Visitor levy to raise $80 million to future proof tourism

Cabinet has approved a new International Visitor Conservation and Tourism Levy to be set at $35 per visitor, raising an estimated $80 million a year to go toward tourism infrastructure and conservation projects, Tourism Minister Kelvin Davis announced today.

The levy will be collected through visa fees and via the new Electronic Travel Authority, with legislation due to be passed around the middle of next year.

“The estimated $80 million a year this levy will raise gives New Zealand the opportunity to be a world leader in destination management and a place that focuses on getting the best from tourism growth for our country and people,” Kelvin Davis said.

“This levy is one part of a package of initiatives designed to make sure the tourism industry is sustainable, productive and inclusive, and continues to provide good experiences for both visitors and local communities.”

Conservation Minister Eugenie Sage said public consultation showed strong support for the levy, with the majority of the 107 submitters in favour of setting the fee at $35.

“The money raised through the levy will help improve the protection and enhancement of New Zealand’s distinctive natural environment and improve tourism planning. The chance to enjoy Aotearoa’s spectacular landscapes and nature are a major reason international visitors come to our country,” Eugenie Sage said.

“Nature is at the heart of New Zealand’s success. Improved tourism strategy and planning will help ensure the natural, cultural and historic heritage that underpins our tourism industry is protected and enhanced into the future.”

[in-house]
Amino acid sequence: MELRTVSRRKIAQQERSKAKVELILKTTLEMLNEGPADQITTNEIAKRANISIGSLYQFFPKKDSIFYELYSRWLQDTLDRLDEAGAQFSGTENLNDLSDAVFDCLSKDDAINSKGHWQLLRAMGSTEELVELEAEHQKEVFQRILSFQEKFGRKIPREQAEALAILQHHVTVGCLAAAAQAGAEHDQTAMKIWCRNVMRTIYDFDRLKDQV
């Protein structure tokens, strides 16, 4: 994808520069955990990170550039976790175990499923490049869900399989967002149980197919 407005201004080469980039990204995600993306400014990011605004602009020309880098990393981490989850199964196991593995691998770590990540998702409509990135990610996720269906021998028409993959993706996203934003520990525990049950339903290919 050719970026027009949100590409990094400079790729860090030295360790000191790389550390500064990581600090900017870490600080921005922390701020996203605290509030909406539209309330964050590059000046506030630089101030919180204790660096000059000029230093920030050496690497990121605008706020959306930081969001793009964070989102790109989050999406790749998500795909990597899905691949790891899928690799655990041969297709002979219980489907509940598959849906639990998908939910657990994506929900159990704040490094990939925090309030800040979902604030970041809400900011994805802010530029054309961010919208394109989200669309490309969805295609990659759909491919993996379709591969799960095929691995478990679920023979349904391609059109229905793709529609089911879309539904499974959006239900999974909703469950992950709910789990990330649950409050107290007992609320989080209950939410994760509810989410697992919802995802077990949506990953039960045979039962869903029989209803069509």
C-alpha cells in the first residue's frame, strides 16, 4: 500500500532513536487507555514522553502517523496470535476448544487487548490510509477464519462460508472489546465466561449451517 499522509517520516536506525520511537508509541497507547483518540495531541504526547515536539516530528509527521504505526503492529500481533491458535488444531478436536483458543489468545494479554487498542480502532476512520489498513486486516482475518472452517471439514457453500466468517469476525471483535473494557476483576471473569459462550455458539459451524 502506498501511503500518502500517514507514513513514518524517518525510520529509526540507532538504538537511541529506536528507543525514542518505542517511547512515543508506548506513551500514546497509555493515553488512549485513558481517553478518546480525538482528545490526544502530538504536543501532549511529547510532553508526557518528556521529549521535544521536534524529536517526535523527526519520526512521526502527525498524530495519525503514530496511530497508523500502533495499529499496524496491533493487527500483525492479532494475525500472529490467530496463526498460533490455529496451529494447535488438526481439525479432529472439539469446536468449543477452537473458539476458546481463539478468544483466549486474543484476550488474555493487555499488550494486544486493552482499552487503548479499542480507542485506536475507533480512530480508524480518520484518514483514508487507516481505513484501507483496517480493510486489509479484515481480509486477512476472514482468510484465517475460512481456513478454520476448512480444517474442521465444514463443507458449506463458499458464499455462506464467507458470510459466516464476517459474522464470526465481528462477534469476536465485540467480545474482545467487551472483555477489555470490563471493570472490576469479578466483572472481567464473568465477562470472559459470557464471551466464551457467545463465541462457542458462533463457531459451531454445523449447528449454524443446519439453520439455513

Kelvin Davis said the intention is for funds to be split evenly between conservation and tourism and further work with stakeholders will now be done to decide the best ways to spend the levy’s revenue.

“We have a couple of options on how to do this and will work through those with our partners, but the main feature of the levy is that its revenue will be set aside for conservation work and tourism infrastructure,” Mr Davis said.

“This levy will provide sustainable funding so as a country we can better respond to the challenges and opportunities of tourism growth,” Kelvin Davis said.

The Cabinet paper is here: www.mbie.govt.nz/info-services/border-changes/international-visitor-conservation-and-tourism-levy/release-of-official-information-regarding-the-decision-to-implement-the-ivl.pdf

Notes to editors:

Key aspects of the proposal:

  • Most international visitors entering New Zealand for 12 months or less will be charged a levy of $35.
  • There will be some exemptions, most notably Australian citizens and permanent residents and people from many Pacific Island countries.
  • Ship and air crew will be exempt from the levy.
  • The levy will be collected through visa fees and the new Electronic Travel Authority. For more information about the ETA, please click here: www.mbie.govt.nz/info-services/border-changes/changes-at-the-border.pdf
  • The levy will collect around $80 million in its first year which will go towards tourism infrastructure and conservation activity.
  • As the proposed levy will be required to go through a legislative process, it will likely be implemented in the second half of 2019.
  • The Government will now work with conservation, local government and tourism industry stakeholders on how the money will be invested.